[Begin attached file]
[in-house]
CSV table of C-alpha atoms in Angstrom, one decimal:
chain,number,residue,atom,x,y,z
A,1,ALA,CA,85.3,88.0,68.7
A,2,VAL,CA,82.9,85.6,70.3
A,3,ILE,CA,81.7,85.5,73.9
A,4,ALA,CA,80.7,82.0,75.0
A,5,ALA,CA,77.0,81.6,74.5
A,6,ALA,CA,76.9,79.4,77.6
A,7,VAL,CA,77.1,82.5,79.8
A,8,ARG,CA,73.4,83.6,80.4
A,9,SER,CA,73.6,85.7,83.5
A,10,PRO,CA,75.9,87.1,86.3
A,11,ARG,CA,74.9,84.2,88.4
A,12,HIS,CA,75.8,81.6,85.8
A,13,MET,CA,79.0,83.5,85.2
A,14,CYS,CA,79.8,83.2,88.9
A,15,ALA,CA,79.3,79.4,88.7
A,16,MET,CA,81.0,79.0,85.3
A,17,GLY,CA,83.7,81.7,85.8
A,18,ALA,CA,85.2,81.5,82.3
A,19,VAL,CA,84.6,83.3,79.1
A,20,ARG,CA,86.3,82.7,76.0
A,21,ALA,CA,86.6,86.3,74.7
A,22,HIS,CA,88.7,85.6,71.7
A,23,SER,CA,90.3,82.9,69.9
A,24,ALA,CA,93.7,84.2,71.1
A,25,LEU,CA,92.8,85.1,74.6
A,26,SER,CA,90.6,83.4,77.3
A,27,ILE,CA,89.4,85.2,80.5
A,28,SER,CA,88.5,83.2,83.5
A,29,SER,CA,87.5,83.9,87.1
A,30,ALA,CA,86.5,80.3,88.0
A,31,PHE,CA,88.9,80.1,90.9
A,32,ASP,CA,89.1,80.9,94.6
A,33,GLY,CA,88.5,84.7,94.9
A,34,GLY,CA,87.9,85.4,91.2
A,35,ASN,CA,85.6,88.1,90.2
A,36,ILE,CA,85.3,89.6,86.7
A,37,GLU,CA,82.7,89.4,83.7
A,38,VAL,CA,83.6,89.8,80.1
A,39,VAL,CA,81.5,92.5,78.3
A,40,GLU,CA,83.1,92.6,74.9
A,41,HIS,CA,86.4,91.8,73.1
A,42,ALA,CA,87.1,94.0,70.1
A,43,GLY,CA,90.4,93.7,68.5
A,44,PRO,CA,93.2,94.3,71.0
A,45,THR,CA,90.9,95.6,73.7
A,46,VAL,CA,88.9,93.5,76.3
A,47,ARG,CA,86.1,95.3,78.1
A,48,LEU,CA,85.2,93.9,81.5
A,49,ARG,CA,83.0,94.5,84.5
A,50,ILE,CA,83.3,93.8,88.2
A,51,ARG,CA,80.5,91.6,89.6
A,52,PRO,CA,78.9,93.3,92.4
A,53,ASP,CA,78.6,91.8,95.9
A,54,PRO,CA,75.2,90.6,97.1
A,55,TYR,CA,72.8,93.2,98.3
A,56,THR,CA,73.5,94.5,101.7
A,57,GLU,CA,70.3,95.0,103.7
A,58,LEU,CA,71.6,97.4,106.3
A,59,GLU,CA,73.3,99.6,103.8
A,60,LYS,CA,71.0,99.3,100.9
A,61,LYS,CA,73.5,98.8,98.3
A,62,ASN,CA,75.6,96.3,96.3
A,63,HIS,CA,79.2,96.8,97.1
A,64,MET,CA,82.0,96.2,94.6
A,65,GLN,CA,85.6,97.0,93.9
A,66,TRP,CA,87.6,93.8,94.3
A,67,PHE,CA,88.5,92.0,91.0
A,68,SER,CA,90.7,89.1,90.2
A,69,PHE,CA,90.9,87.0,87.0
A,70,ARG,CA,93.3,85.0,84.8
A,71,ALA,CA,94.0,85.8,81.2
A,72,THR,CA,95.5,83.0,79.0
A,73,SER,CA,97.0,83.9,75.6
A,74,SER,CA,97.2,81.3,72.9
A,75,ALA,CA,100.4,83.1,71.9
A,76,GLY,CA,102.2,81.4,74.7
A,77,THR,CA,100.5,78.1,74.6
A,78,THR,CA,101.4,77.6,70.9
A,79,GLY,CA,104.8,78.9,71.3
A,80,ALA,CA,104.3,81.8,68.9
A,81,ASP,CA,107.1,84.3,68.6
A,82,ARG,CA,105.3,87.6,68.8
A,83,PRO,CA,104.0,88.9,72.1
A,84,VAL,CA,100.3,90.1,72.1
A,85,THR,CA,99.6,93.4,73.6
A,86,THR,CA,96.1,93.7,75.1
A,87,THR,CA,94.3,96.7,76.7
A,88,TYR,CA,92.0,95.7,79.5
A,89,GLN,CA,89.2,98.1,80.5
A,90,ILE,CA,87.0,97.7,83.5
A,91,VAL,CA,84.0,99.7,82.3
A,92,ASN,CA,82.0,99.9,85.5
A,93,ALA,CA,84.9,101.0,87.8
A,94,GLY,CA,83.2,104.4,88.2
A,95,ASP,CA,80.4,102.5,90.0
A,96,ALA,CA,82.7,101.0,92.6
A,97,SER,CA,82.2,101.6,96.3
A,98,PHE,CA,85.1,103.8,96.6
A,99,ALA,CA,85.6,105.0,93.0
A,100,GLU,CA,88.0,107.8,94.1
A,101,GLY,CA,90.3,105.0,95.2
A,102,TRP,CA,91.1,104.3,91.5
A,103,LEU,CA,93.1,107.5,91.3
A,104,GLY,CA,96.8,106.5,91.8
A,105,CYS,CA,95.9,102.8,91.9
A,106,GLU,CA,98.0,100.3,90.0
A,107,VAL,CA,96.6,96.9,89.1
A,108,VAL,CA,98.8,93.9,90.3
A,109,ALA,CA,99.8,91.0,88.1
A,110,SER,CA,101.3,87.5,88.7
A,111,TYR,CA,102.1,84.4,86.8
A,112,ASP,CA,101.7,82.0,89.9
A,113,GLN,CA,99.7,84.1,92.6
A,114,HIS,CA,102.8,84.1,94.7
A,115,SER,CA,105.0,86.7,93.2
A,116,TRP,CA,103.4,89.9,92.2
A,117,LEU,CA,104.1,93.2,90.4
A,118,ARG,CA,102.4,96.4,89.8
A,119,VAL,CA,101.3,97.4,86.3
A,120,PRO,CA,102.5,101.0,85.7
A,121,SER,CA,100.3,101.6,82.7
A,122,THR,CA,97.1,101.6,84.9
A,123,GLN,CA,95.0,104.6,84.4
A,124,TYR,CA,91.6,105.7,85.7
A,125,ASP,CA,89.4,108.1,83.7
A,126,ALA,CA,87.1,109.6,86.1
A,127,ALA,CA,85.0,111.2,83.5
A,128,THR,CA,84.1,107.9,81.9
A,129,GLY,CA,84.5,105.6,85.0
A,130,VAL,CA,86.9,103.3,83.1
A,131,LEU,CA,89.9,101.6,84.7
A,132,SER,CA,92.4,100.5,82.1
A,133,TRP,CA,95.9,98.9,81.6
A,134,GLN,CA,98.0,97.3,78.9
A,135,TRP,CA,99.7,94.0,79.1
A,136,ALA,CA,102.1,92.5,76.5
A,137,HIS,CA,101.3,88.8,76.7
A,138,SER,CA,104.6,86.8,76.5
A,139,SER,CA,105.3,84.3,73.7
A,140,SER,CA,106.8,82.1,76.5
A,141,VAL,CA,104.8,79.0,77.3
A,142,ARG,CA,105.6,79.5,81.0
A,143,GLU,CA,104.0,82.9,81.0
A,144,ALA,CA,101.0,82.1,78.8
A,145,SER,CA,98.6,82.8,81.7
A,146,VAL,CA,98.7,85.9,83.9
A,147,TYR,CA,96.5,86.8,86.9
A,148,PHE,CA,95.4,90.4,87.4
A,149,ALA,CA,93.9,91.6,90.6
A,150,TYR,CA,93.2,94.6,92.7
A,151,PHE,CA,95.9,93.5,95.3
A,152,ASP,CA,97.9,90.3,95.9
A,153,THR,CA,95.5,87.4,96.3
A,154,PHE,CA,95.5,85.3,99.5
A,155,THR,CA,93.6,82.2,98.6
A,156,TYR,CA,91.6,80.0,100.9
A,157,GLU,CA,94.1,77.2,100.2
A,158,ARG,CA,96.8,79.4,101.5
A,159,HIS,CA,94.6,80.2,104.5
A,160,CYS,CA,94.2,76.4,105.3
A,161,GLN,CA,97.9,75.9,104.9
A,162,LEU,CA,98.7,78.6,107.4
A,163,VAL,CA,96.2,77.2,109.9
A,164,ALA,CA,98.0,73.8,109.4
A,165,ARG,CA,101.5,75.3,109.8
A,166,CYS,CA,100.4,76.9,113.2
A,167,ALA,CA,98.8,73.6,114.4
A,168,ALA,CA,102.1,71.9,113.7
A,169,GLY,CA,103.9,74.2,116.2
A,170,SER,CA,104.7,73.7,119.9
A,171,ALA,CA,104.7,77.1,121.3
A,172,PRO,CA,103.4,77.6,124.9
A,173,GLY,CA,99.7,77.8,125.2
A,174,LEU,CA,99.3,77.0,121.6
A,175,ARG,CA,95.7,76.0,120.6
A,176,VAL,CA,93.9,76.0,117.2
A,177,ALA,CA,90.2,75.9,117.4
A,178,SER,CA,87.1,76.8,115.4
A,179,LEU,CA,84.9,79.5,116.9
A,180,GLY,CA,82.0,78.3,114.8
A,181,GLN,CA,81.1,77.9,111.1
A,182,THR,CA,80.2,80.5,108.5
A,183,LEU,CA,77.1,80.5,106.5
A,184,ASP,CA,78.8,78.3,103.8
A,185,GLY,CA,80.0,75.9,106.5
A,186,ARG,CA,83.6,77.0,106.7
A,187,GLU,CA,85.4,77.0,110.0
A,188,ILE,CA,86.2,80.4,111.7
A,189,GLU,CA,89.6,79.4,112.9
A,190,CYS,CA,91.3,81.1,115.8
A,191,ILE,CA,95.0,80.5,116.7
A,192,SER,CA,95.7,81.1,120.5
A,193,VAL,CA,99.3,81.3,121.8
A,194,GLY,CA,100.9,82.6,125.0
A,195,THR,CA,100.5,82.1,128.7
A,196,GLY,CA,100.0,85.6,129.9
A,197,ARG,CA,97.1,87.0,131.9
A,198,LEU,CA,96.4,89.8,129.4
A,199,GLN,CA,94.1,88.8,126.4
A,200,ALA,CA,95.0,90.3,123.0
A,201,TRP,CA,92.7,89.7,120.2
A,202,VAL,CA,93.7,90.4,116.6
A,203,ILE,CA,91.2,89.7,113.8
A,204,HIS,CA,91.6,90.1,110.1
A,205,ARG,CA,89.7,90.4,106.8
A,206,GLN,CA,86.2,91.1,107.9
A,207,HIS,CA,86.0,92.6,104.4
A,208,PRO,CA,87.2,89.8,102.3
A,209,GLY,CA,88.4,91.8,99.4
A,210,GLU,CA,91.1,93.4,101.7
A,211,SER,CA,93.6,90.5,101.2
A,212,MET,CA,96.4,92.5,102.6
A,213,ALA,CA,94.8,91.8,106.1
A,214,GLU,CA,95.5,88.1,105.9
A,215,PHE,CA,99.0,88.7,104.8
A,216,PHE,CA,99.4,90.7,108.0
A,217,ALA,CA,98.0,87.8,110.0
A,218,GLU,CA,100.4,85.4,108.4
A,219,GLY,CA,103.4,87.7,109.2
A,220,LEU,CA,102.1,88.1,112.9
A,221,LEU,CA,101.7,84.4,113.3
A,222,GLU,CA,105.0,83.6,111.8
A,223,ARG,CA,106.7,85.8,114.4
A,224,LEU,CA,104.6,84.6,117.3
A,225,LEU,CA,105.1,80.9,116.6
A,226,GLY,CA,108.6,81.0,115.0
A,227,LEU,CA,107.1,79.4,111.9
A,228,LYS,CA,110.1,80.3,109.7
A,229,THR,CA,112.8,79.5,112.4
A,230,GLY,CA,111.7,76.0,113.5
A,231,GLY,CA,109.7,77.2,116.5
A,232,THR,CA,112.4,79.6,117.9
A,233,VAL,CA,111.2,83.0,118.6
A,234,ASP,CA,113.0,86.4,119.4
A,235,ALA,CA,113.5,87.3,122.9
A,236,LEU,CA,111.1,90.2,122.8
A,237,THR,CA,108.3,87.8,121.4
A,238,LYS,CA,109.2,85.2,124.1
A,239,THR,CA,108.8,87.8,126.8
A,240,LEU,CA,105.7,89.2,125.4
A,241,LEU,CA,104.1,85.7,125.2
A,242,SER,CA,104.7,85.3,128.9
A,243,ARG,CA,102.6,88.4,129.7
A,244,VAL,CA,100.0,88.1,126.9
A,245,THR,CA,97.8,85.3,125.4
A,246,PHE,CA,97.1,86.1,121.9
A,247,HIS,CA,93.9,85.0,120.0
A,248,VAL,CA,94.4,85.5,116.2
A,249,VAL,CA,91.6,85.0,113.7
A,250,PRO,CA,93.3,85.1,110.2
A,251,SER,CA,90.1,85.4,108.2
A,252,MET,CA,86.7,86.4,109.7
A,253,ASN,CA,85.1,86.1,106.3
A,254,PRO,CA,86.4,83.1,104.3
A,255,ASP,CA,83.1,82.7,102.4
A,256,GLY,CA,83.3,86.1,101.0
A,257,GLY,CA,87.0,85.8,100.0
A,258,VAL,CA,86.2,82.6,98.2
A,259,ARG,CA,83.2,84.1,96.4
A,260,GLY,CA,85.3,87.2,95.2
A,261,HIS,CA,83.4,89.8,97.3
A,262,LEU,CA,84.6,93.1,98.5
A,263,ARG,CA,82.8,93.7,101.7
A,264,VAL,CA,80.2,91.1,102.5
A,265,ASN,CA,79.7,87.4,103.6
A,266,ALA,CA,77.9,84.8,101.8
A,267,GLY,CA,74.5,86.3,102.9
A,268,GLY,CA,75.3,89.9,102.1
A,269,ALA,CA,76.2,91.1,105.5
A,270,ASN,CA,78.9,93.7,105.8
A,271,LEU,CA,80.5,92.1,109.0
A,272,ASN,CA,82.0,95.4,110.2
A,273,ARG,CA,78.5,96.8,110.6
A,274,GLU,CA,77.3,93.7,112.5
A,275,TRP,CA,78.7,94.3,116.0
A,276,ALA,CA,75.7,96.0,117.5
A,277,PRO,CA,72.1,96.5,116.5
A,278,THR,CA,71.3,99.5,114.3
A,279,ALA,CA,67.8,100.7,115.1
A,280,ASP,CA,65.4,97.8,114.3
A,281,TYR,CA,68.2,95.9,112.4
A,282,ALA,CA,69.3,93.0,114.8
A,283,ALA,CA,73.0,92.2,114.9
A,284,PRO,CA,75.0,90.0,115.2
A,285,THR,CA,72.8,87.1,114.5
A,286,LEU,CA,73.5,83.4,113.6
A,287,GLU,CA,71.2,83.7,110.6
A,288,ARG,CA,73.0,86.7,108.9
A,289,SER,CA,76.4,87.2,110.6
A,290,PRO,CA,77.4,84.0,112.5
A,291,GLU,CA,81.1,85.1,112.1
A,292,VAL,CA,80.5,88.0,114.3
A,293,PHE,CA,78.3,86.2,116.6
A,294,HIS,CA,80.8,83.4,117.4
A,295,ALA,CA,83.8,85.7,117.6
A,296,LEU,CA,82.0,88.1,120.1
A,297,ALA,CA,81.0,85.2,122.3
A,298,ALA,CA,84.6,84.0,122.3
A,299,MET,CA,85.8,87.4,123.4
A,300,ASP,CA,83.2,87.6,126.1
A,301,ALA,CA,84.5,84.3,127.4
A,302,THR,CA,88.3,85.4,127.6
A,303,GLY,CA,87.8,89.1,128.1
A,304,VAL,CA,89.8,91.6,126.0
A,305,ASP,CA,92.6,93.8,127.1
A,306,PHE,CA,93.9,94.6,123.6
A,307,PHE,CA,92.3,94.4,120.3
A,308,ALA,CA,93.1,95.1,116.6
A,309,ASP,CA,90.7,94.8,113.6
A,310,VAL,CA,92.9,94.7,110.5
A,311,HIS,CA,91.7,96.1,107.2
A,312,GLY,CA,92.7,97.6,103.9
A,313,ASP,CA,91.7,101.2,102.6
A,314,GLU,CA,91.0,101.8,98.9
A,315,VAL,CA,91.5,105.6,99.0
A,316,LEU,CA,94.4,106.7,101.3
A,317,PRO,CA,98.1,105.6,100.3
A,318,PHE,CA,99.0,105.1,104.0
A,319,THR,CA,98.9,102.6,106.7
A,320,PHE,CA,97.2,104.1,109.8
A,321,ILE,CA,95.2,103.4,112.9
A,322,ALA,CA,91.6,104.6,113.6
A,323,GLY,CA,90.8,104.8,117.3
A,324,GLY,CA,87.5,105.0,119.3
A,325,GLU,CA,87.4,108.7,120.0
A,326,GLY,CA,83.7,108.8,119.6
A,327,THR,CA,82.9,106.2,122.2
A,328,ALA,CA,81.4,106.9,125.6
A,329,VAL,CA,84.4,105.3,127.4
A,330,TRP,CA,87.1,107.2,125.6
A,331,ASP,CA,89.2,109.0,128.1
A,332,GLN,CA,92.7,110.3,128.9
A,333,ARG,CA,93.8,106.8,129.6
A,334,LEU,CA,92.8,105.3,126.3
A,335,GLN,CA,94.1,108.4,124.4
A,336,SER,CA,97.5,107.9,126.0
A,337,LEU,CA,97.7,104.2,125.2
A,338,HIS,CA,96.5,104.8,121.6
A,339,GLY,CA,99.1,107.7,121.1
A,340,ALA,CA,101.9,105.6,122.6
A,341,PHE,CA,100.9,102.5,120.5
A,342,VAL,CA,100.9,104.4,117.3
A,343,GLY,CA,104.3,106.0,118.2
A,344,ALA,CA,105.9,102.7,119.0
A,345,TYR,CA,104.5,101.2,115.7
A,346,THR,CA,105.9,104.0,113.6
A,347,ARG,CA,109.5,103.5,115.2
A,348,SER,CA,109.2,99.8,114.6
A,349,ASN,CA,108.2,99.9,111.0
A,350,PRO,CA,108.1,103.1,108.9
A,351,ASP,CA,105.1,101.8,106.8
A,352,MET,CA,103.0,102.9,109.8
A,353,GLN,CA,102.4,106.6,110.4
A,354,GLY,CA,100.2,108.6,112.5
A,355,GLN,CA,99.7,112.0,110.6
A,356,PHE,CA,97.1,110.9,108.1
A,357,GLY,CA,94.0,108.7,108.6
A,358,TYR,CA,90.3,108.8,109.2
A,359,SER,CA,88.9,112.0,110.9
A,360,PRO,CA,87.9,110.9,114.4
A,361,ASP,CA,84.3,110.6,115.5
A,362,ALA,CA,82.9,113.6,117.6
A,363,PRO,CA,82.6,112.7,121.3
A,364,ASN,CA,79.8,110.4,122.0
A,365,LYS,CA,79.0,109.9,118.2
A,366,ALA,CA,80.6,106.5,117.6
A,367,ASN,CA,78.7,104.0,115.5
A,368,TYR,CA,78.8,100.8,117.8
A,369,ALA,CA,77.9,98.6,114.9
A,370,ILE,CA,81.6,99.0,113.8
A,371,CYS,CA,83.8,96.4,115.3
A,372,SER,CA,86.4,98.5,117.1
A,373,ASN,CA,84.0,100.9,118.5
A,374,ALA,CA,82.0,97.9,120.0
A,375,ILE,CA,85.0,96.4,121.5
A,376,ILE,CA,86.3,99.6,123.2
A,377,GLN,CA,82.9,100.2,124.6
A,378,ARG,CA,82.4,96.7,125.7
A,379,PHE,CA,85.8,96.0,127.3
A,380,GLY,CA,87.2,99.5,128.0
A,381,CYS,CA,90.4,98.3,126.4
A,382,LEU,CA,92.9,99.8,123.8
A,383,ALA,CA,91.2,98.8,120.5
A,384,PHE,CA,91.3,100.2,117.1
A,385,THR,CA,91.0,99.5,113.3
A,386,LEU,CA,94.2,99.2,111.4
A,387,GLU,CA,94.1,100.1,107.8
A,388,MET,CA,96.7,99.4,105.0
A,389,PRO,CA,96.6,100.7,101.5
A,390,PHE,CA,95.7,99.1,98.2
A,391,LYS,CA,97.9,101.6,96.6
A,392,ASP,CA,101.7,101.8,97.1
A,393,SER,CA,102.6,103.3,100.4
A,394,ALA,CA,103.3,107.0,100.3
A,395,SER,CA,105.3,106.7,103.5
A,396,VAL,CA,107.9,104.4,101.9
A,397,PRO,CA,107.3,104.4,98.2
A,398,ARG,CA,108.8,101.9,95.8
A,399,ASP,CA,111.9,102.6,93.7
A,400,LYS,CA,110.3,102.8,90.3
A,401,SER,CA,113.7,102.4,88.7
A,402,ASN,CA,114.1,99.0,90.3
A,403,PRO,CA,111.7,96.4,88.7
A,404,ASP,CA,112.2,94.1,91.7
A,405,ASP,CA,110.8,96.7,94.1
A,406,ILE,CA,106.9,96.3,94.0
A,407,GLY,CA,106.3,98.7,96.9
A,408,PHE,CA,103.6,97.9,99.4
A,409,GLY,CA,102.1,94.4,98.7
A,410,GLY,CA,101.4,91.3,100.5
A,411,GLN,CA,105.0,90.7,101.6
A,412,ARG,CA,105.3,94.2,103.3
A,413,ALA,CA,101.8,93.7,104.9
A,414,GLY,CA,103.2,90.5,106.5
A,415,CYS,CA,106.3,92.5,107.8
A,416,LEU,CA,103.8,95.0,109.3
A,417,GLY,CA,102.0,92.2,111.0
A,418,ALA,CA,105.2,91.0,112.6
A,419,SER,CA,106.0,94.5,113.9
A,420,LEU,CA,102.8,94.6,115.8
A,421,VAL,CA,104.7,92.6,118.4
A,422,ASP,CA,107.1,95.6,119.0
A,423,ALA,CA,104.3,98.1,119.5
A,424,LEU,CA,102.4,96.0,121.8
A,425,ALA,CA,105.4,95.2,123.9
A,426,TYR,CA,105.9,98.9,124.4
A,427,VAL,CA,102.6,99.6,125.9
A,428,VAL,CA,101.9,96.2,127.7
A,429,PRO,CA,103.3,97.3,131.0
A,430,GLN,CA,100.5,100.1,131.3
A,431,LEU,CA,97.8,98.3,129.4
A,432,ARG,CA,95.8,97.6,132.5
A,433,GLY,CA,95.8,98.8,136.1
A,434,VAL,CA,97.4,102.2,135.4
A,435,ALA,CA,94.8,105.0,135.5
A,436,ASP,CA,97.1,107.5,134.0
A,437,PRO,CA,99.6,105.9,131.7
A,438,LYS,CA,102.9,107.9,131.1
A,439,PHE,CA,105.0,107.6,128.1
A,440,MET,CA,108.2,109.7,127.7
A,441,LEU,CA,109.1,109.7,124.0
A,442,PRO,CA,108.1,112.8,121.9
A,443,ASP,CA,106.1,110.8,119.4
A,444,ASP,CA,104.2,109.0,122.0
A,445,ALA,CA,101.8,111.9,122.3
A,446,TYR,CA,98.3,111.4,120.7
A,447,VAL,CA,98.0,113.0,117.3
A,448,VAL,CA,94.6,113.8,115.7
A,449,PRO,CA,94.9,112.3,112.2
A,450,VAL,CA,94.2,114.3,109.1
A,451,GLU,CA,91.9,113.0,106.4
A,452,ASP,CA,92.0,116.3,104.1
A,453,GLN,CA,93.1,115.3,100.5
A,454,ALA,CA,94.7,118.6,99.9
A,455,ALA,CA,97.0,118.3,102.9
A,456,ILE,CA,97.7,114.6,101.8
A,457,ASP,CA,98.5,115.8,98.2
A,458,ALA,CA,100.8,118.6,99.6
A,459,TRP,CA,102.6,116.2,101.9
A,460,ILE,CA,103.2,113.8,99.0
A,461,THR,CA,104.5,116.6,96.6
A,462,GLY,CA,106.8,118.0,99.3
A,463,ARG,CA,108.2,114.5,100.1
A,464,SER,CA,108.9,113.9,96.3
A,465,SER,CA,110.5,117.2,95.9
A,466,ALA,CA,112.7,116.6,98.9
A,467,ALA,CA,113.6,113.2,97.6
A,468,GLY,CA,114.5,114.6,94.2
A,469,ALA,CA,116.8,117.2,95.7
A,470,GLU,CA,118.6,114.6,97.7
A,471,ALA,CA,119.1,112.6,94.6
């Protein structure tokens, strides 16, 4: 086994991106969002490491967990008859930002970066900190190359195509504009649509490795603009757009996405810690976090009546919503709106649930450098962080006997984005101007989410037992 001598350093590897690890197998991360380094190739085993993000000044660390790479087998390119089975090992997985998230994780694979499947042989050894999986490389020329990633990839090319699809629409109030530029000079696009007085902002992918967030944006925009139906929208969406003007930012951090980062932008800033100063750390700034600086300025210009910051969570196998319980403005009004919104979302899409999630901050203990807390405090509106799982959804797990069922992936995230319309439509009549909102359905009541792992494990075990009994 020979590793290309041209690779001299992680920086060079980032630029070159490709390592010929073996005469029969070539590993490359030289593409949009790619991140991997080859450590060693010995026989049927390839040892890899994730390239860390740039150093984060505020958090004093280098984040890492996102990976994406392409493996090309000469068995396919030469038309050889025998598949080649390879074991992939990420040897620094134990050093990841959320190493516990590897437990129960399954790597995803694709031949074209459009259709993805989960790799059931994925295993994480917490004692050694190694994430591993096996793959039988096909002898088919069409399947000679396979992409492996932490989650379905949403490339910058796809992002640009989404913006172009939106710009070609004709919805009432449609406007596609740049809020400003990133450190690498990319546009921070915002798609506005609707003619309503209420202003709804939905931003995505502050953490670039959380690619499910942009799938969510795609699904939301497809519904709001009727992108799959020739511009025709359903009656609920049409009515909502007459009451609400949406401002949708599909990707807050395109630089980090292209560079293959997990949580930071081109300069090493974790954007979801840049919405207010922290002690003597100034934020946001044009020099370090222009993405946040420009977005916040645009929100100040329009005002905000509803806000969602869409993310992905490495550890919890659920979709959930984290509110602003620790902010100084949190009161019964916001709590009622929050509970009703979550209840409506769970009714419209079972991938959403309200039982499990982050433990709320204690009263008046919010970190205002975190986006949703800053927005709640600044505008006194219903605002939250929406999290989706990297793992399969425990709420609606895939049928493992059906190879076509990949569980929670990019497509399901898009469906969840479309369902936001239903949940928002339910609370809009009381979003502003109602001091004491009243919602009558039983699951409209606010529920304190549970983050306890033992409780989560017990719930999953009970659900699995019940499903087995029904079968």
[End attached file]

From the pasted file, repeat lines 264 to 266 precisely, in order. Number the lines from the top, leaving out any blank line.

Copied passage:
A,261,HIS,CA,83.4,89.8,97.3
A,262,LEU,CA,84.6,93.1,98.5
A,263,ARG,CA,82.8,93.7,101.7